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How do Ground Source Heat Pumps Work

Ground source heat pumps work by absorbing natural heat from the ground and transferring the heat into homes or commercial buildings to provide heating for rooms and water in the buildings without burning any fossil fuels.


The heat pump itself is installed in the building and works on similar principles as a typical domestic fridge. The heat pump in a fridge transfers heat from the inside of the fridge and the heat exchanger disperses the heat into the room via a small radiator usually at the back of the fridge.


A ground source heat pump absorbs the natural heat from within the ground by circulating water through a network of piping laid under the surface of the ground. The ground source heat pump increases the temperature it receives from the ground before circulating it into the house by compressing refrigerant gases in the same way the fridge works. When a large volume of gas is compressed into a small space the heat energy in the gas becomes concentrated and very hot. The ground source heat pump then uses a heat exchanger to transfer that heat to the heating system in the building. The resulting heat is then transferred into the building by circulating hot water though radiators, a water tank or underfloor heating system.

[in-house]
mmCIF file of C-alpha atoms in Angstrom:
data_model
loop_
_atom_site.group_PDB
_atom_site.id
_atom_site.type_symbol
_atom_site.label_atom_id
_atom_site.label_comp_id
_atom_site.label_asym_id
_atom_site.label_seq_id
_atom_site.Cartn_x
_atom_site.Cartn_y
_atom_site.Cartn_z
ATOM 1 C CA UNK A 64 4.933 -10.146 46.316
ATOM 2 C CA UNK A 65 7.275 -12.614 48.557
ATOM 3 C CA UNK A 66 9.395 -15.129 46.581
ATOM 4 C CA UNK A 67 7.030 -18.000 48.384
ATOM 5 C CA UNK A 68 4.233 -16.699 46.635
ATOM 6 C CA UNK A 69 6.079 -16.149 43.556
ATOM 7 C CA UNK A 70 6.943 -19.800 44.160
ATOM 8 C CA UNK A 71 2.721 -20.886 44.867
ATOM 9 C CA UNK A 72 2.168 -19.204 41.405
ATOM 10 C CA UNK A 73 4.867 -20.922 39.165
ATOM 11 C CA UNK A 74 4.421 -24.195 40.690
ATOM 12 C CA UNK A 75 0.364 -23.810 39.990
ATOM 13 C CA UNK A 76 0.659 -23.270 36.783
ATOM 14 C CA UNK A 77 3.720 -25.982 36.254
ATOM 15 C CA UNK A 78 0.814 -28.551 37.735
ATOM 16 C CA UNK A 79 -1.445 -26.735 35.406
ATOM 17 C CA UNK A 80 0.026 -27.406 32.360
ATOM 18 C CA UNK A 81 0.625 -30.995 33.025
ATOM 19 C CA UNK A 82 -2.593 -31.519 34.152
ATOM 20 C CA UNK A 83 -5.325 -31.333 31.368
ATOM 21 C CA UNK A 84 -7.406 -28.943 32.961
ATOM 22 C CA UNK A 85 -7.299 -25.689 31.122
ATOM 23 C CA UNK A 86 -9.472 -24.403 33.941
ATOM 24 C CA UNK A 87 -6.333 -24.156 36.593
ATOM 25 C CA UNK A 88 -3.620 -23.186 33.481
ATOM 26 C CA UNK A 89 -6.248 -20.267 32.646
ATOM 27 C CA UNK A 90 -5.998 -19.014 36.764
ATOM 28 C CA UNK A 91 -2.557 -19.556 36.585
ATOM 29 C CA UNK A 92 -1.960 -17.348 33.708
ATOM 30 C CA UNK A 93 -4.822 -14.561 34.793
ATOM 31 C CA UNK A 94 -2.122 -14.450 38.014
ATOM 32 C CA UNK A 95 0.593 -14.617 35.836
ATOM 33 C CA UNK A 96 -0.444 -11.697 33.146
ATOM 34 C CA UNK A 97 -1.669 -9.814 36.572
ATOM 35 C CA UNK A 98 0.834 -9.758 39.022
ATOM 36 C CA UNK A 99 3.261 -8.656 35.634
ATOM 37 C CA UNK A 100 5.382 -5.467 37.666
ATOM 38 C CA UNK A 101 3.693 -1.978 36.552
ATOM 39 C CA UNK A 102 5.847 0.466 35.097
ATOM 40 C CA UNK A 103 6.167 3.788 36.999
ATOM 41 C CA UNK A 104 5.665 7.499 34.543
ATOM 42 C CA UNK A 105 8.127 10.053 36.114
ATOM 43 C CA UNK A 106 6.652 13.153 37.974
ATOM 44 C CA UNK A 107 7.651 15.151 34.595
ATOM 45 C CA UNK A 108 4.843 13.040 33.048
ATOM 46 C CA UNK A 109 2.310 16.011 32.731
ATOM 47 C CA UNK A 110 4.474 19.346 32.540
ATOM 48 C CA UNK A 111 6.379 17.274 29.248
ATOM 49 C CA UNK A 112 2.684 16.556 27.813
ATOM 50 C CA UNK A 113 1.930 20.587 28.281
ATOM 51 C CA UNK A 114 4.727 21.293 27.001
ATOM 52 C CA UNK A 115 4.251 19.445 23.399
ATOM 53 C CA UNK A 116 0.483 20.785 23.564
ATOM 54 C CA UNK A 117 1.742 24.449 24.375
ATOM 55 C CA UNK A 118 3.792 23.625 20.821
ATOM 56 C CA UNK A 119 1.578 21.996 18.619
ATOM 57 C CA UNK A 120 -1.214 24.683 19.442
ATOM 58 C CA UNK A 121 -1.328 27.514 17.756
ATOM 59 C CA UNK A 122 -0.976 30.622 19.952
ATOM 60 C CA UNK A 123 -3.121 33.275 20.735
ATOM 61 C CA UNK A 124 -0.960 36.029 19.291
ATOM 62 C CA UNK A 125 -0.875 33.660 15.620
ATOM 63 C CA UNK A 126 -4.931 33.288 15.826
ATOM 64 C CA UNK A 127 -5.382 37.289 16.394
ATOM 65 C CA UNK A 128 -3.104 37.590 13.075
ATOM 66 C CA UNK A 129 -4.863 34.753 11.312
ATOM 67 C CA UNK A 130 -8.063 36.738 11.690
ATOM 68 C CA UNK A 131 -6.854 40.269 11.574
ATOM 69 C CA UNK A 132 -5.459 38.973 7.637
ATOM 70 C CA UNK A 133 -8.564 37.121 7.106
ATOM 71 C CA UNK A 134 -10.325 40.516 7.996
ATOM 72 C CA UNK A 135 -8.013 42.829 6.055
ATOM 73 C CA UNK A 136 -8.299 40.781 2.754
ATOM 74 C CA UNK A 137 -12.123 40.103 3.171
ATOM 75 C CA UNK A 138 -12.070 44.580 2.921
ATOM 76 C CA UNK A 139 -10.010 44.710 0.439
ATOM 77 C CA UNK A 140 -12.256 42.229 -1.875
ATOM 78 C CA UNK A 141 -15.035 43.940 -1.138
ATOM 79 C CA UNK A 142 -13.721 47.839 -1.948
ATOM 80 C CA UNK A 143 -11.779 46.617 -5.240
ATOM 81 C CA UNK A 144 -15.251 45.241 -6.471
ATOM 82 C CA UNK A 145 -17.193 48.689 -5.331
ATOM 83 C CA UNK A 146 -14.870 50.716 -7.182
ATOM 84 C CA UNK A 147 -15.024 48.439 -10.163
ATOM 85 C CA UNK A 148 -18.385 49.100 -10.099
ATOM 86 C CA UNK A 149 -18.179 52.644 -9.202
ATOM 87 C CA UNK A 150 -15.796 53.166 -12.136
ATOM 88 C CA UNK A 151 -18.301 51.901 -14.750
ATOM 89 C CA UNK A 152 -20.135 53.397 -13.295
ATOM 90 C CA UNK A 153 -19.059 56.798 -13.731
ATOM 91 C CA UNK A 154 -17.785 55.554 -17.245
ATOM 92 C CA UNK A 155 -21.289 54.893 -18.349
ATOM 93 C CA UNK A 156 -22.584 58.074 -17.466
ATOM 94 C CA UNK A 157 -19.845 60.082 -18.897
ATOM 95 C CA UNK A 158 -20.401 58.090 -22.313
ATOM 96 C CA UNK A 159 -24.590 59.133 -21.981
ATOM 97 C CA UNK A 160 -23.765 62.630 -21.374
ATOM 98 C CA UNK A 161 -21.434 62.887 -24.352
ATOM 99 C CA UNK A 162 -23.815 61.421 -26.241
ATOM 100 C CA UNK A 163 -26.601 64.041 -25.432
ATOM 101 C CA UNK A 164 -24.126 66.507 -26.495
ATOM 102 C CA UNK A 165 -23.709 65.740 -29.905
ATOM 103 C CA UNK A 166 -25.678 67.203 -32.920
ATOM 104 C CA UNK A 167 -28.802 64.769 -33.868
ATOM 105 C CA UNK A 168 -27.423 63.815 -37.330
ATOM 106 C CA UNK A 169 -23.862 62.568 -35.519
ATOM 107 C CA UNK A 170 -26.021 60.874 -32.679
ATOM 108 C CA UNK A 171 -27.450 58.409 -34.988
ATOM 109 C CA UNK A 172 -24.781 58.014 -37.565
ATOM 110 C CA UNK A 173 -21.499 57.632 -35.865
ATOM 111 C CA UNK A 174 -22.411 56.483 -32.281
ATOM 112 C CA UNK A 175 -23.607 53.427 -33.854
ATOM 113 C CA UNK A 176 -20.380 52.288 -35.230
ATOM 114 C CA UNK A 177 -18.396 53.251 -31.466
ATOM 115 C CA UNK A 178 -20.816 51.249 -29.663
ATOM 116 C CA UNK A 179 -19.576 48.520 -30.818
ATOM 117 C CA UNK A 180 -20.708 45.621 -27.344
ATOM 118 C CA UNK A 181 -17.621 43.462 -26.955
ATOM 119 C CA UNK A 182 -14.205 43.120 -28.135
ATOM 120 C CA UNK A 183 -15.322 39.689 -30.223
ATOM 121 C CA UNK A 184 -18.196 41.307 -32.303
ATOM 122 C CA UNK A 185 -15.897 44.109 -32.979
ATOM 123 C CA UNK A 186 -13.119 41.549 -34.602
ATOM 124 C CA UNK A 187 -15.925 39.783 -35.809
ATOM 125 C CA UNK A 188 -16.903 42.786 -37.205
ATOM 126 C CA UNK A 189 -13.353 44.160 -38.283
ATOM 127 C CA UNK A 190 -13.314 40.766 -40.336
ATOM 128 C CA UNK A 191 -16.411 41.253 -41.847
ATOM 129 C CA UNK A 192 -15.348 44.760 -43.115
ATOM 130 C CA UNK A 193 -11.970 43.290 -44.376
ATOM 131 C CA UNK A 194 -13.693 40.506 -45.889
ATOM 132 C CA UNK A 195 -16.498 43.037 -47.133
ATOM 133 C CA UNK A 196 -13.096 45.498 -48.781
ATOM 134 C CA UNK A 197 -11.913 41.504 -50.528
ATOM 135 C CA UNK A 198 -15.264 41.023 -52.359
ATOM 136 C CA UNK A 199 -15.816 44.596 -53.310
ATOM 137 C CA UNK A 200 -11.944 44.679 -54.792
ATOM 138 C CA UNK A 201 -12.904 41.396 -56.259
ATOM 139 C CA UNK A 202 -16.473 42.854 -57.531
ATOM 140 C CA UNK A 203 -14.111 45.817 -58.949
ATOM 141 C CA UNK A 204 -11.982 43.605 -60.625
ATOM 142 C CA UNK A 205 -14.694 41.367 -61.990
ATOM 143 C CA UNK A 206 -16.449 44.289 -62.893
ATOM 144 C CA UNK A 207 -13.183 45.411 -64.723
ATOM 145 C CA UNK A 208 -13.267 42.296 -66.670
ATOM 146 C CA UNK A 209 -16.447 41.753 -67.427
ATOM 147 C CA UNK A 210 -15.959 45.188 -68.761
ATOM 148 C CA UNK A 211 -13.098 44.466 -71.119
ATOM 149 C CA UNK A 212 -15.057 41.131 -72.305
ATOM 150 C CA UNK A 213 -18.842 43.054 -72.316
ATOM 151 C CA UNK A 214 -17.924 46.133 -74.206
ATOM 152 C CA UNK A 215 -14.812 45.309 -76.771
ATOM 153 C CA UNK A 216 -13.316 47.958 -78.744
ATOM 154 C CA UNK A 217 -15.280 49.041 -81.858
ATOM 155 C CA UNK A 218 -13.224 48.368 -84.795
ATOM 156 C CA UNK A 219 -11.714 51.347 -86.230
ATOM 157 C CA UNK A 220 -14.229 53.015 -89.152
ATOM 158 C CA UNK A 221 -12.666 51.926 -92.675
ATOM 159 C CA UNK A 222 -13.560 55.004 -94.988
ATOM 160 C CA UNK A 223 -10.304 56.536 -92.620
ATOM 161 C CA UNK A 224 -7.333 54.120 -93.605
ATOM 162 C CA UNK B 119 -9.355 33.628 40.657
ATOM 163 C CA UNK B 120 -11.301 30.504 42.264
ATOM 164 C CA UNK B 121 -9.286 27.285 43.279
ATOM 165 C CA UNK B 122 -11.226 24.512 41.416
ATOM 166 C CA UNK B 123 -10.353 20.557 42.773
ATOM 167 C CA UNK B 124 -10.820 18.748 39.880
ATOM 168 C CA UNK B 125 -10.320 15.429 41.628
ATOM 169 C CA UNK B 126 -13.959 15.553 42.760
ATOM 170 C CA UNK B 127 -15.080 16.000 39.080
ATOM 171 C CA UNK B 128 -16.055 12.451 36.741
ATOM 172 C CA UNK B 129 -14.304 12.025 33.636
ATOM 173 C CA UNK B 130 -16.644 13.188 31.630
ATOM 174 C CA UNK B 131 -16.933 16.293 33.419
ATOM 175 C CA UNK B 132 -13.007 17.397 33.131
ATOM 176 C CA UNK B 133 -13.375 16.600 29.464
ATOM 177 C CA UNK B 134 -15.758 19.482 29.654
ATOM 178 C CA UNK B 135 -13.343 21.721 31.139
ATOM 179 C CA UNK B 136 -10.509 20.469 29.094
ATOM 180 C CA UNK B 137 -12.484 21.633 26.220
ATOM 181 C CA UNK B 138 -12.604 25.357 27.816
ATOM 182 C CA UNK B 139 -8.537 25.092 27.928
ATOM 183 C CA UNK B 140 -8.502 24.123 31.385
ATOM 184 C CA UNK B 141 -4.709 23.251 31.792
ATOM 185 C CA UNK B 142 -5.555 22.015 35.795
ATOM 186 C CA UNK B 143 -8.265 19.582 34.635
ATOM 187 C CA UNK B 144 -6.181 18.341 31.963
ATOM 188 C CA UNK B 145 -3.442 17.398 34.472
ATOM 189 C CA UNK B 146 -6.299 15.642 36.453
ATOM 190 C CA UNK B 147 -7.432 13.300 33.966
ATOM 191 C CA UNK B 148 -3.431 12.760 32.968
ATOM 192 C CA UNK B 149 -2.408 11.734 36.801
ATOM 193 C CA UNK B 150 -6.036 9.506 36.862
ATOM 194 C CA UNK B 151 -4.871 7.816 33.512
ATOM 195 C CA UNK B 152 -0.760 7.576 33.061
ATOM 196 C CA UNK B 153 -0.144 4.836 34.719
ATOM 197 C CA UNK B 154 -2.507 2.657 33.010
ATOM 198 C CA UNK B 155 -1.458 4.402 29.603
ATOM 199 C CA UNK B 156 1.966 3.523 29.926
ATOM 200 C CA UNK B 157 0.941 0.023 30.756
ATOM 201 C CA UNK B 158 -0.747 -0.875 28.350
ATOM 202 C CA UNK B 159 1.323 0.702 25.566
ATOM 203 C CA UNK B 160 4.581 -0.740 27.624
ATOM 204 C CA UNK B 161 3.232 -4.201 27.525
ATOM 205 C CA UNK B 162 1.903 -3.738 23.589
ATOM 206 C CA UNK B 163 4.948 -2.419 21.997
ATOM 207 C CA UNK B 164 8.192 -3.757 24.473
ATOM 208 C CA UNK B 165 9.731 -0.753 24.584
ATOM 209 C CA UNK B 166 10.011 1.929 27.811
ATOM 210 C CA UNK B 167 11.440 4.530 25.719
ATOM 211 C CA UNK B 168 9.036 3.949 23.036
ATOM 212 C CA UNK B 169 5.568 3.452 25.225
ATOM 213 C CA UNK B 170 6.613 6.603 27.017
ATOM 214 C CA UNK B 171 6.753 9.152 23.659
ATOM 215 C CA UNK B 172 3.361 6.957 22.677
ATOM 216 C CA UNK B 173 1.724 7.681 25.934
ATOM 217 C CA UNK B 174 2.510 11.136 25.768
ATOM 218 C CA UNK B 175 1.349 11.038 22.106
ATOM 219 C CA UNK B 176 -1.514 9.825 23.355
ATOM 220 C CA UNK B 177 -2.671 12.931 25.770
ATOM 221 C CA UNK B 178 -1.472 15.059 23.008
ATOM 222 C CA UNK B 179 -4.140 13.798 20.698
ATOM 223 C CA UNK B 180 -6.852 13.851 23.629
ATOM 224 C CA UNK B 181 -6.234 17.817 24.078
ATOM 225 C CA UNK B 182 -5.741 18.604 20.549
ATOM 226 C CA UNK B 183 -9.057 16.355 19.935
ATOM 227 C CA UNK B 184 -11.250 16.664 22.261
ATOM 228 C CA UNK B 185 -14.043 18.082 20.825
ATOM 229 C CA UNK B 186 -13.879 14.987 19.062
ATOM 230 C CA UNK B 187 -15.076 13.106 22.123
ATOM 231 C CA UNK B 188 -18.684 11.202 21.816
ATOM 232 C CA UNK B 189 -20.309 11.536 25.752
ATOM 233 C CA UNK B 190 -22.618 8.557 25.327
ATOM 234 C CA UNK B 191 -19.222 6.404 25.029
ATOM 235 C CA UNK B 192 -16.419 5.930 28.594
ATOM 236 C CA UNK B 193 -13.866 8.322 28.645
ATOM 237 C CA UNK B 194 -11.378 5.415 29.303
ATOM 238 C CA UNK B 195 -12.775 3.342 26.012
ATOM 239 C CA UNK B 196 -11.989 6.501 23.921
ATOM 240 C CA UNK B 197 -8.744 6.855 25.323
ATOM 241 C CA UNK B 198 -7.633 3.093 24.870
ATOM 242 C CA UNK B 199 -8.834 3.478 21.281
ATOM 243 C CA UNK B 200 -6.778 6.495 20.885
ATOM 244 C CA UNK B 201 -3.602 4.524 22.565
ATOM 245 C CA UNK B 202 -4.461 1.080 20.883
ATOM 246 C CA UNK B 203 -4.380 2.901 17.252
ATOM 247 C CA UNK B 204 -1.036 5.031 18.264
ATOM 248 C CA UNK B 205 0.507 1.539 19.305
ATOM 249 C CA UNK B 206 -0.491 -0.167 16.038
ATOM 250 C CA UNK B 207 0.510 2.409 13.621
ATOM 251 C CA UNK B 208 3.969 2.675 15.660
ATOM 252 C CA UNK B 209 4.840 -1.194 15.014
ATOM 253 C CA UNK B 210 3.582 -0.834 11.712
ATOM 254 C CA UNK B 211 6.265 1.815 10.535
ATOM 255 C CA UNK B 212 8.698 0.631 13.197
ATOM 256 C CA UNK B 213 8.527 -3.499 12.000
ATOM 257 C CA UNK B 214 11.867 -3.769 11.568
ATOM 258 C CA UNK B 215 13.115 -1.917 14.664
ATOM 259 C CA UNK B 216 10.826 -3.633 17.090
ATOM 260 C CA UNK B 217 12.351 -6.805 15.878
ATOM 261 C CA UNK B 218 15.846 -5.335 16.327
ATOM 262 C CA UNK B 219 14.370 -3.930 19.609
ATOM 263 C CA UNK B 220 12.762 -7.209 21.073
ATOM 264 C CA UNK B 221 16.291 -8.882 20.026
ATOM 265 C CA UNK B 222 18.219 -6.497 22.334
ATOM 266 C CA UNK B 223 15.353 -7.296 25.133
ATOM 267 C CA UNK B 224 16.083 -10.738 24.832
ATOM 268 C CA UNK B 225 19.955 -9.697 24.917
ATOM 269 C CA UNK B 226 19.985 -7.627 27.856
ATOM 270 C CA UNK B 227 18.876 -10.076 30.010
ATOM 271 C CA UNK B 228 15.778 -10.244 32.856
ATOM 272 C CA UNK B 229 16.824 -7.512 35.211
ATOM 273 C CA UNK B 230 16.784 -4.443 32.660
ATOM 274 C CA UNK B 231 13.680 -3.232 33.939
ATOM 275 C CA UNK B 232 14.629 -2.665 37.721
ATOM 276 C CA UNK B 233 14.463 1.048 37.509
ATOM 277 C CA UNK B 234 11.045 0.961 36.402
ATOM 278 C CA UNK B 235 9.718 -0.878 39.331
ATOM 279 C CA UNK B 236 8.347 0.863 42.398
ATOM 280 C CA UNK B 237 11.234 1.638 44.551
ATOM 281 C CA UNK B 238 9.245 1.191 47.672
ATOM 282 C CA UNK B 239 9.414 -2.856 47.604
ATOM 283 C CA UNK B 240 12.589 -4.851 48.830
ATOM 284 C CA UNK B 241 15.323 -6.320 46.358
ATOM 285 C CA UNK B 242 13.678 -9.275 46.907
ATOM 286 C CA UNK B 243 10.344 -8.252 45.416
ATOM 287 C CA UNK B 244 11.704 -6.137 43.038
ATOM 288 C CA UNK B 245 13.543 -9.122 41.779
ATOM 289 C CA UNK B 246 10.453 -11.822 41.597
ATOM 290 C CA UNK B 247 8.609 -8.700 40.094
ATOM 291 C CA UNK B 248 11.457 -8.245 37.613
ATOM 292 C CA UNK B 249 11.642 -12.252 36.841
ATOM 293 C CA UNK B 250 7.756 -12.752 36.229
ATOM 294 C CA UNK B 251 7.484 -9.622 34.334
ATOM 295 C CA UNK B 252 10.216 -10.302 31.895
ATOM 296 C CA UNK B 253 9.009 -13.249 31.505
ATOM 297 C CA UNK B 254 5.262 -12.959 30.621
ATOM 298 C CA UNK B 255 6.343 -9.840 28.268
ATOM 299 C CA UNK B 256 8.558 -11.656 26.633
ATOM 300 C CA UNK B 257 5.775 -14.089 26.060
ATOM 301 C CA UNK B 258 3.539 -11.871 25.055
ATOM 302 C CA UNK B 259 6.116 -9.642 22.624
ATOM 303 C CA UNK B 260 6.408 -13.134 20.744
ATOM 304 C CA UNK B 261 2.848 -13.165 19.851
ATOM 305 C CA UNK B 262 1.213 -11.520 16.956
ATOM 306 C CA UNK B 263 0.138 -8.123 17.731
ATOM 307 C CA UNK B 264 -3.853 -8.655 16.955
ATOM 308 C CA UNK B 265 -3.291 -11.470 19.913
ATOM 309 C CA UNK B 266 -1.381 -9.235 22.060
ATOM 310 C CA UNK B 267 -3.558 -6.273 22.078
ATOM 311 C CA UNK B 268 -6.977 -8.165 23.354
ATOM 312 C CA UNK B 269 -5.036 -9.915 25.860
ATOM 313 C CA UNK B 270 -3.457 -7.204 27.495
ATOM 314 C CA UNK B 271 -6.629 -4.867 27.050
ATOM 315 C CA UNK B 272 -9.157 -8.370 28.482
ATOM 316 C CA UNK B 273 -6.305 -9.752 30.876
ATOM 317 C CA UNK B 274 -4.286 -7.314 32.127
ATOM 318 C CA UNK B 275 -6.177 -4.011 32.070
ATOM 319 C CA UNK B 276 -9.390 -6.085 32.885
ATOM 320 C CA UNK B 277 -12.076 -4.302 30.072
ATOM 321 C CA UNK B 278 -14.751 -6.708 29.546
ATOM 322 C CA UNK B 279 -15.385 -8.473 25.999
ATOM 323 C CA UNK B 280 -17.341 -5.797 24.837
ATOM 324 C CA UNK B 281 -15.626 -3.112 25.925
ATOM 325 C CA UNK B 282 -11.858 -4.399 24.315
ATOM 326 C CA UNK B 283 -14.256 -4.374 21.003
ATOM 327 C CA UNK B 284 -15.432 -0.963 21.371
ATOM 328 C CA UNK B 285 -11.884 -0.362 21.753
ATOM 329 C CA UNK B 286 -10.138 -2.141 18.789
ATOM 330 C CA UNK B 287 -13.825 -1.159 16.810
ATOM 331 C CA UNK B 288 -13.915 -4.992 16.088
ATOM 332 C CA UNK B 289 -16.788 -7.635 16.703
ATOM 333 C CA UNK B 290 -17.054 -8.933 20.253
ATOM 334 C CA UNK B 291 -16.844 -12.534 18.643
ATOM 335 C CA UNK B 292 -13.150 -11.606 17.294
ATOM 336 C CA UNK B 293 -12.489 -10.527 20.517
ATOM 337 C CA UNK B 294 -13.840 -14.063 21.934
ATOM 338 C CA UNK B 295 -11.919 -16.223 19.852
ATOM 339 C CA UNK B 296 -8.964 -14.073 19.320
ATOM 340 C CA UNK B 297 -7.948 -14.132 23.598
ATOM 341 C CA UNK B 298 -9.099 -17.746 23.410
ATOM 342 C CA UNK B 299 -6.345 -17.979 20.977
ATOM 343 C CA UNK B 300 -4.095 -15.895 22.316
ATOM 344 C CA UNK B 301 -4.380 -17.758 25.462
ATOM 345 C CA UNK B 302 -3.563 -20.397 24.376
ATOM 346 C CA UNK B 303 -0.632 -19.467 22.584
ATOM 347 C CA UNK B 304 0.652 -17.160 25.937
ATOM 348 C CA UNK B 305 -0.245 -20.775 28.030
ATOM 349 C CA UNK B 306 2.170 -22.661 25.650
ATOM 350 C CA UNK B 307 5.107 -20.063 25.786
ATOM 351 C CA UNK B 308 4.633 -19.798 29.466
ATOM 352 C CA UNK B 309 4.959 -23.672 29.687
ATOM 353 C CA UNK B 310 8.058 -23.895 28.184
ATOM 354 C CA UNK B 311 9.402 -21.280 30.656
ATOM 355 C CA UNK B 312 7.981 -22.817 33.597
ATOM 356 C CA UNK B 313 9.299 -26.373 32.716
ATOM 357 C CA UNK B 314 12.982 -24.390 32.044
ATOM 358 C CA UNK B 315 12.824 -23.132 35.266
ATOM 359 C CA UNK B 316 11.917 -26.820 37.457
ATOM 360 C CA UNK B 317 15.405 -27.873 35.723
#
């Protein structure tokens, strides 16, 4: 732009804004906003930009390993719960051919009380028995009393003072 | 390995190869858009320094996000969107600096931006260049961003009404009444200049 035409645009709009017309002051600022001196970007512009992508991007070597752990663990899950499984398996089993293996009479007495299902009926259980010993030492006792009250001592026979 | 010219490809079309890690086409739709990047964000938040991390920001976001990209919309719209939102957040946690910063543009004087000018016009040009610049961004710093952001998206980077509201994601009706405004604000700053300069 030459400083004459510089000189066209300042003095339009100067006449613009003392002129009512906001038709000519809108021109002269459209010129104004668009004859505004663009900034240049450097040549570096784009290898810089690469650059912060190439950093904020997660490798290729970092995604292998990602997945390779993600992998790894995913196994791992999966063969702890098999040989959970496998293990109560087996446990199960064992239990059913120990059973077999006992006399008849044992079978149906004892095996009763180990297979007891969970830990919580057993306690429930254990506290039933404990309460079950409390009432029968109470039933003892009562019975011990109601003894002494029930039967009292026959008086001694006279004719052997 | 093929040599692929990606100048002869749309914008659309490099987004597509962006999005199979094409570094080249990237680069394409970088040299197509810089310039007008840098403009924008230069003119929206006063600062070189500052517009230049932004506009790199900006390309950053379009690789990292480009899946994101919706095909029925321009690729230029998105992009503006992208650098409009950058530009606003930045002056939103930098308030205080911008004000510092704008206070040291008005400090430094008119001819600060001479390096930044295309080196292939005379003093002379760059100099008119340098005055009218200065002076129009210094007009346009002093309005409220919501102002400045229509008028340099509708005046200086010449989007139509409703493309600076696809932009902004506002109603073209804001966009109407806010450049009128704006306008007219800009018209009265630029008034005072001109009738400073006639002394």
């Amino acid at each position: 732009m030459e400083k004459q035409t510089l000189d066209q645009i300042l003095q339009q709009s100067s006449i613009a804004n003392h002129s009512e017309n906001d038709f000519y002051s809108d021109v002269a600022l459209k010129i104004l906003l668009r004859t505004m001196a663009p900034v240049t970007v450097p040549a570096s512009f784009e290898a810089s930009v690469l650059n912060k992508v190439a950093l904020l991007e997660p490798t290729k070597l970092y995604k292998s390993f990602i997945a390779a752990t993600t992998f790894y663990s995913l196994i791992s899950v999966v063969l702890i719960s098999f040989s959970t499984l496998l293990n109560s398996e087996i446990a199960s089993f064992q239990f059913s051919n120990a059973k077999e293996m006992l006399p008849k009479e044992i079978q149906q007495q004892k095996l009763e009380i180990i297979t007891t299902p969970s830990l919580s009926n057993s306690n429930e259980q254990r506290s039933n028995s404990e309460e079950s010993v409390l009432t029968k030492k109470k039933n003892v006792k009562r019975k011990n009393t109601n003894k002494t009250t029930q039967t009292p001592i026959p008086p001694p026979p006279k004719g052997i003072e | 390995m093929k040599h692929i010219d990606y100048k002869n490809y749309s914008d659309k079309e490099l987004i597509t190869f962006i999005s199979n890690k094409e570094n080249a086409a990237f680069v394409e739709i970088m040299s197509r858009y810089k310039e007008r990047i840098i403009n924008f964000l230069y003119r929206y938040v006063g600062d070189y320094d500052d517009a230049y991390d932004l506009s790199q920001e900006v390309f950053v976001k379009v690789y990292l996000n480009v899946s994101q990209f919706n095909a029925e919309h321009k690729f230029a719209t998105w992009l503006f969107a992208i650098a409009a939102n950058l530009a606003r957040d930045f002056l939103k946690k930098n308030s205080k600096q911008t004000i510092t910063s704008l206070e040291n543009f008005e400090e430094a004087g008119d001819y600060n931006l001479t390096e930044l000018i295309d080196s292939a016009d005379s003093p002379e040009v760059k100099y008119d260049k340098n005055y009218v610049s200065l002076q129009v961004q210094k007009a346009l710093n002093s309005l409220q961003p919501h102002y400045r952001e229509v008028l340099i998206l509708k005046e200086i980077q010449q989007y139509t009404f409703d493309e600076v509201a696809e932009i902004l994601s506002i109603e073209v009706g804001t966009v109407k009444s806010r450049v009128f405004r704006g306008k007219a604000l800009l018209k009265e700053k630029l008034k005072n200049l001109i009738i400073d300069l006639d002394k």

After the high pressure refrigerant gas has yielded up its heat, the pressure of the gas is released and it then becomes very cold. The ground source heat pump uses a heat exchanger to cool water and transfer that cold water back to the ground loop circuit to start the process again. As the cold water is circulated through the ground it absorbs heat from the surrounding ground and the cycle begins again.

 



Ground source heat pump systems

We offer a comprehensive range of Ground source heat pumps, air source heat pumps and water source heat pumps to suit all installations for domestic homes and commercial properties.